Clubbers - masks and certificates. | Teresa Ayuga

With the season drawing to an end, the Balearic government decided that the time was right to allow the clubs to reopen. Whether the clubs themselves decide to reopen is a different matter. Without tourists, there isn't a great deal of point. BCM came to this conclusion, although Amnesia in Ibiza said it would open in order to have a massive end-of-season closing party.

In the clubs that do open, clubgoers will need to ensure that they take a stock of masks with them. One frantic dance, and it's likely to be dripping with sweat. Sophie Ellis-Bextor could never have had this in mind, but it'll be murder on the dance floor with a mask on. Clubs could open, the government announced, and masks will be the essential fashion accessory for dancing. No drinking will be allowed on the dance floor, the government also stipulated, which was probably as well - given the masks rule.

The certificate in court

There was, however, a hurdle to overcome, and inevitably this meant the courts. The government sought the backing of the Balearic High Court for making the Digital Covid Certificate a requirement for gaining admission to clubs. The Supreme Court had set a precedent when it ruled in favour of the government in Galicia, and so all looked set fair for the judges in Palma to say yes. Backed with the approval of the Prosecutor's Office, which had previously been less than amenable to all government Covid measures, our learned friends did indeed give the green light to the certificate.

An advancing capacity

Last weekend, it was being suggested that there would be "minimal restrictions" come Monday, and when government spokesperson Iago Negueruela delivered the glad tidings after the Monday cabinet meeting, it was reported that "most restrictions" had been lifted. Well yes, but not for masks on dance floors or, for example, for full capacity inside bars and restaurants. Still, 75% was an advance on 50%, and the rule limiting the number of people at a table was scrapped.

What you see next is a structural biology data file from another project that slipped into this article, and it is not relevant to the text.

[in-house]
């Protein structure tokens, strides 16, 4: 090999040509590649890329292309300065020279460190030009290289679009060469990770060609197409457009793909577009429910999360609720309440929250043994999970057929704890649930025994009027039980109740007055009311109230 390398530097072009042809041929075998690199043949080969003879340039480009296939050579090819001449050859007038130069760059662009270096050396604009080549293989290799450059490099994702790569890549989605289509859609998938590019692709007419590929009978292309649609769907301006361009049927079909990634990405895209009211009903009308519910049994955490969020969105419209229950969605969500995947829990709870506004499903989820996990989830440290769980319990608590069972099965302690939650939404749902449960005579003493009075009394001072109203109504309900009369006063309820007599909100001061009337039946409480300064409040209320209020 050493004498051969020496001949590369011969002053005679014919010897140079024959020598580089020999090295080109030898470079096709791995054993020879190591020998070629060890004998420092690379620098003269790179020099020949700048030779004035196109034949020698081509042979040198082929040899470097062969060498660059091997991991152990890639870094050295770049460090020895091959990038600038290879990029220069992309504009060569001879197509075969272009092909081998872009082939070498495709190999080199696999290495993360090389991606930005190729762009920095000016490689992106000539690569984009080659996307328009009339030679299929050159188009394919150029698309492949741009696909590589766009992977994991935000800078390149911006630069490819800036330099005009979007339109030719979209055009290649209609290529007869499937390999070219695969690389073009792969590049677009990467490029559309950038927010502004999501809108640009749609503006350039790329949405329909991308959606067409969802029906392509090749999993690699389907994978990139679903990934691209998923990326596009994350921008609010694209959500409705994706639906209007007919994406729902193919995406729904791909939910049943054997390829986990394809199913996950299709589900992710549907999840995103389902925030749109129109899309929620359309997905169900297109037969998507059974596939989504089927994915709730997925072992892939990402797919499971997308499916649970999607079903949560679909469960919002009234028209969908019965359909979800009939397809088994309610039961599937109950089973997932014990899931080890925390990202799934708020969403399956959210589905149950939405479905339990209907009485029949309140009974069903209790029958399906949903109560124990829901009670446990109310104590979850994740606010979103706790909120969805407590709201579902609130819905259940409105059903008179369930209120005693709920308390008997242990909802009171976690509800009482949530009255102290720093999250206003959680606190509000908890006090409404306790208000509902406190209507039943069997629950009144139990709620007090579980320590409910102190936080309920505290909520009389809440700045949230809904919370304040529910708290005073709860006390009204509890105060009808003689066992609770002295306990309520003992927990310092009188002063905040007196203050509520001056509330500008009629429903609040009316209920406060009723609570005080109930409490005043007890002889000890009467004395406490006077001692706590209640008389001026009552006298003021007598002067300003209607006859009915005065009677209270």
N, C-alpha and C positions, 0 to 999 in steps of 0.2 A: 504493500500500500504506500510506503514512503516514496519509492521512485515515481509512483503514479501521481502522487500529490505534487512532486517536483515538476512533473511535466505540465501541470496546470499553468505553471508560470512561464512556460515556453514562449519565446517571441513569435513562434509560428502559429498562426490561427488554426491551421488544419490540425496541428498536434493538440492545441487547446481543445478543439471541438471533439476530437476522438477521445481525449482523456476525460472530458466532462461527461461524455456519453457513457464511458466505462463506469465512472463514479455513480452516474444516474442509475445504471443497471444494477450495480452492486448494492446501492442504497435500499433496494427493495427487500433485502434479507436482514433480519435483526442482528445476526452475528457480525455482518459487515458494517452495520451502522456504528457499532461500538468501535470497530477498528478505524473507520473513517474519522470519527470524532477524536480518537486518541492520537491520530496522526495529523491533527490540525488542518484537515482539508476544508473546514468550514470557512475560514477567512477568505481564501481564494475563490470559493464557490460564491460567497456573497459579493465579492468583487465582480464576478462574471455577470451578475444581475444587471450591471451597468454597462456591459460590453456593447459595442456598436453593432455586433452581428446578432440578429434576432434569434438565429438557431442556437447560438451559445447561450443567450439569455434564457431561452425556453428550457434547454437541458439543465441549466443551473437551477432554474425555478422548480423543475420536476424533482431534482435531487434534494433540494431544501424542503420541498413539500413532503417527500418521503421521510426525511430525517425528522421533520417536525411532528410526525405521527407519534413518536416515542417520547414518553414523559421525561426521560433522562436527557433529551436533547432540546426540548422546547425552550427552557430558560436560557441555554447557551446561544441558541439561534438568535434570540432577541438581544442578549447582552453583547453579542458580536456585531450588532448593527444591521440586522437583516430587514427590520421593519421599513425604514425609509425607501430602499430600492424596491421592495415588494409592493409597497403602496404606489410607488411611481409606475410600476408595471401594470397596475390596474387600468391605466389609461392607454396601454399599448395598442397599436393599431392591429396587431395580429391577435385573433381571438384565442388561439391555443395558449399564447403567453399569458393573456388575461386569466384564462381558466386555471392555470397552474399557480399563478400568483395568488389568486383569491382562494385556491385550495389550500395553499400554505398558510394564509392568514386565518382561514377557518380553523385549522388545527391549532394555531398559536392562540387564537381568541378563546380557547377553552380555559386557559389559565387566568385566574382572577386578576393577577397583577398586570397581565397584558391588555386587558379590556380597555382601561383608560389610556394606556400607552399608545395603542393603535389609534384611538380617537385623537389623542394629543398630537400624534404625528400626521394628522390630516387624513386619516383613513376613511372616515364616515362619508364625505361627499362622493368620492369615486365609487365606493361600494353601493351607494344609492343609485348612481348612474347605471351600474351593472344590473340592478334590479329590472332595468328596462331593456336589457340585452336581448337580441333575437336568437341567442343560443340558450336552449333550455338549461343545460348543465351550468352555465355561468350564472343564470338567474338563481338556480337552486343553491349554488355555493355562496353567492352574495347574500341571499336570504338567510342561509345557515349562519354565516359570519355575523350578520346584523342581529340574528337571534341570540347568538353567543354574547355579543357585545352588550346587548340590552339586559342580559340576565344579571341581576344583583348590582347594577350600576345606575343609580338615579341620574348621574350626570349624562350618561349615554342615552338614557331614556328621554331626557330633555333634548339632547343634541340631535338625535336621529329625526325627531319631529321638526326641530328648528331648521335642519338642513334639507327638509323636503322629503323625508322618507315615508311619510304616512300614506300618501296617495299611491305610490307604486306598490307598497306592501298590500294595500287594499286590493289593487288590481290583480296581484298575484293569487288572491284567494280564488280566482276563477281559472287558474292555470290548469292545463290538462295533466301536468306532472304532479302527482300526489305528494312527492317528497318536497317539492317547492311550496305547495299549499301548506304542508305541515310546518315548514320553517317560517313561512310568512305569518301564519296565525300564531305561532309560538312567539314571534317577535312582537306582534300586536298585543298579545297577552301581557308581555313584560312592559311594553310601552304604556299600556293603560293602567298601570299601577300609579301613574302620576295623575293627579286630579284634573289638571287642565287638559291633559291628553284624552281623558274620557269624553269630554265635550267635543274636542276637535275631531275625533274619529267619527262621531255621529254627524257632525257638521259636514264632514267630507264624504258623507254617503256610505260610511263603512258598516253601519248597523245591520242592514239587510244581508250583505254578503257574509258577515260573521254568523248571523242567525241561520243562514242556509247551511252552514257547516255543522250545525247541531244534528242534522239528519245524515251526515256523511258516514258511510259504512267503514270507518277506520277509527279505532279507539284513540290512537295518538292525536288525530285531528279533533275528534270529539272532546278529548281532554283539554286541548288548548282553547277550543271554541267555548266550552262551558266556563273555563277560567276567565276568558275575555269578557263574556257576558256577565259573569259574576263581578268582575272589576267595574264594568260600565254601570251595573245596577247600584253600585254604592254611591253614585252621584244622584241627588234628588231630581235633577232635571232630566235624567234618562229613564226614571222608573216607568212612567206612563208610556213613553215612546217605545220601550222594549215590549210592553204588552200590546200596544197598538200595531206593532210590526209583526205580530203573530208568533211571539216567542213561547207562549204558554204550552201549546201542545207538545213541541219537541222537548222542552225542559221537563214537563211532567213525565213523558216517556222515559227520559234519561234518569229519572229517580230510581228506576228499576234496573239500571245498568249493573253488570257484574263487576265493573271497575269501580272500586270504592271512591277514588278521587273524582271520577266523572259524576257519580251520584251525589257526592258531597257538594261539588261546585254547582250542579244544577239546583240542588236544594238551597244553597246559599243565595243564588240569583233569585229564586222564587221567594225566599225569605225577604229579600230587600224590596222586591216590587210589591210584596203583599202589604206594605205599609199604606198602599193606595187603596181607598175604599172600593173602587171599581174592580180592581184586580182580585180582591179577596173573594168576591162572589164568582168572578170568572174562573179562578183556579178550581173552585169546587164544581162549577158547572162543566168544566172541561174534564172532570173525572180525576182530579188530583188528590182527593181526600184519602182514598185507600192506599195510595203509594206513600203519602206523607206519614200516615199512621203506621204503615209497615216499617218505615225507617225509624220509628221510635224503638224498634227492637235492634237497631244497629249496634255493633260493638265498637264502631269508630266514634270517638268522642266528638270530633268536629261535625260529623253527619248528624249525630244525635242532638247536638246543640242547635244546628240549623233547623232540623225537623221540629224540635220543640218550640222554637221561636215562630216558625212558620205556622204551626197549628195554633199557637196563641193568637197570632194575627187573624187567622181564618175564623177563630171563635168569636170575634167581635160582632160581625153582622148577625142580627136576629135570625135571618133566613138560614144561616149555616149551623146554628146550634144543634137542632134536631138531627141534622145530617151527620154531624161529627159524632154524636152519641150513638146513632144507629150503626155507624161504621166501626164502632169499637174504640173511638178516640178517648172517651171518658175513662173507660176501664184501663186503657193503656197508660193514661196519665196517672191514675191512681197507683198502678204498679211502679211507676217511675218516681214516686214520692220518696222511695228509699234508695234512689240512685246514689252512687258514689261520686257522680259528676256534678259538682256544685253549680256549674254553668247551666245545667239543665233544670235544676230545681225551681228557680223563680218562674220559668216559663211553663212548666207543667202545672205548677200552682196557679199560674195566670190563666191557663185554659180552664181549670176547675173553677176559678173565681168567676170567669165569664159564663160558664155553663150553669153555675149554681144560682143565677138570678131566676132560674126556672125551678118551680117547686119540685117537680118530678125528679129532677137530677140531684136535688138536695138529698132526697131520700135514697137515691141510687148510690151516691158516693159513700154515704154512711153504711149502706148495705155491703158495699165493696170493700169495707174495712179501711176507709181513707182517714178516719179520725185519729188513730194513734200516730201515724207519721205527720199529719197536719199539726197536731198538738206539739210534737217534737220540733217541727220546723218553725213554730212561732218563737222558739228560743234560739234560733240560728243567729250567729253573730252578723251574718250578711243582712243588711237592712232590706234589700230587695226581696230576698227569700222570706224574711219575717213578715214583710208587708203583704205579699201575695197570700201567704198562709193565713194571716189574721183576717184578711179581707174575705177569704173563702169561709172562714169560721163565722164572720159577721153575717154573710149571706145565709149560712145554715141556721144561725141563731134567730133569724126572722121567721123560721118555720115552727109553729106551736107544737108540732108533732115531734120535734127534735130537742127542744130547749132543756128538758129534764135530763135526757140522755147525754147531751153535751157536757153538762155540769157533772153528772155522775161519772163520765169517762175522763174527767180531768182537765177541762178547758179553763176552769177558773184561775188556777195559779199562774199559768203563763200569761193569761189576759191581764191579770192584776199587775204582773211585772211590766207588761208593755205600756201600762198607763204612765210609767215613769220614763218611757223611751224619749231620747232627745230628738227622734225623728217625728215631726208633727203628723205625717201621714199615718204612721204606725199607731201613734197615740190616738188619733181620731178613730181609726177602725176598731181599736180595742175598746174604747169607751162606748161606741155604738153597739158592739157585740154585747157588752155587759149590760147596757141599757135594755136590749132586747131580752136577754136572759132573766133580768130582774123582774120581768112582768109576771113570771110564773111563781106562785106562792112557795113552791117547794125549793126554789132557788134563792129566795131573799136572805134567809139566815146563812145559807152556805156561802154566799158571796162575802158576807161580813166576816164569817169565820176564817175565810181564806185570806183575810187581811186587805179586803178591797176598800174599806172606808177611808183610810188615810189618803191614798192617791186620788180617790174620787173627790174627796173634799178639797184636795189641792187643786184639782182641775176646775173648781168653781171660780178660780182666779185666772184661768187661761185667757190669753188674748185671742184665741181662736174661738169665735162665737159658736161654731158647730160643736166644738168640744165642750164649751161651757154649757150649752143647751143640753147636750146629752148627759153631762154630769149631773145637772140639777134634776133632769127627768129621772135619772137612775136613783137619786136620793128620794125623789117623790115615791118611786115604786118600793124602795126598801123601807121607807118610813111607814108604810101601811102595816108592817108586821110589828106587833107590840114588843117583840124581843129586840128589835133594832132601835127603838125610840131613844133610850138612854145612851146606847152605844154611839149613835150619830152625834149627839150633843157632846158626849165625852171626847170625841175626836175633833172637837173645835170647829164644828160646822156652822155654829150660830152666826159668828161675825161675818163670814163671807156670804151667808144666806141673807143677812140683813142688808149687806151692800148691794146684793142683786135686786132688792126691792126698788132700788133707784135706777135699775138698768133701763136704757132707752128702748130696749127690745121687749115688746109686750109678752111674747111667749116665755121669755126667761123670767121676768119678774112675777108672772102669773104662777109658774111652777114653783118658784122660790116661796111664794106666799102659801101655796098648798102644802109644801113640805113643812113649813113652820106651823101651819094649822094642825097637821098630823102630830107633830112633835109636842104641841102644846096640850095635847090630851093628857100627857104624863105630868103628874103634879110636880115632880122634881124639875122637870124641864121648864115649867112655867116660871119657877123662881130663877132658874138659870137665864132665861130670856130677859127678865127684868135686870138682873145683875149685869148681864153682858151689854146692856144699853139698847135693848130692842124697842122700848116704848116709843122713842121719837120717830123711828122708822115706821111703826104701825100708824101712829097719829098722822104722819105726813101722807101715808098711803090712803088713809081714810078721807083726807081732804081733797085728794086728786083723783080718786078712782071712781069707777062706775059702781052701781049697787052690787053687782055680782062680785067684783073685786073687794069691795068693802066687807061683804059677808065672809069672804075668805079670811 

Autumn holidays

With the season entering its final month, unless by some miracle the government's wishes come true and it is extended by at least another month, some positive news was emanating from Germany. The DRV travel association spoke of "high demand" over the autumn holidays which, because of the different dates in the sixteen states, cover a period of five weeks, starting yesterday.

Everything's last minute

The good news was tempered, however, with what has become a reality of the tourism market. Bookings are overwhelmingly last minute, which makes planning that much more difficult, and not only for this autumn. The director in Berlin of the national tourism agency Turespaña suggested that late bookings are now the trend, and so 2022 may well follow this trend. The Mallorca Hoteliers Federation referred to the "uncertainty that has permeated this season". Might this persist if holidaymakers continue to fear short-notice government travel policy decisions?

Minimums for workers and for presidents

With economic recovery looking as though it is occurring, the Spanish government rubber-stamped an agreement it had reached with unions a fortnight previously for a rise in the minimum wage. More is on offer in 2022 and 2023, but for the rest of 2021, backdated to September the first, the monthly minimum went up by 15 euros a month to 965 euros (for 14 payments).

President Armengol was meanwhile saying that the time had come to pay workers more. They are the ones who have "sacrificed themselves" during the Covid crisis. Indeed, and the president may have been reflecting on her own lowly salary. For the whole year, including the two bonus months, the gross is a mere 69,076 euros, the lowest for any regional president in Spain. Despite this meagre remuneration, the president also said that she will be continuing as PSOE general secretary in the Balearics and will therefore be the presidential candidate in 2023.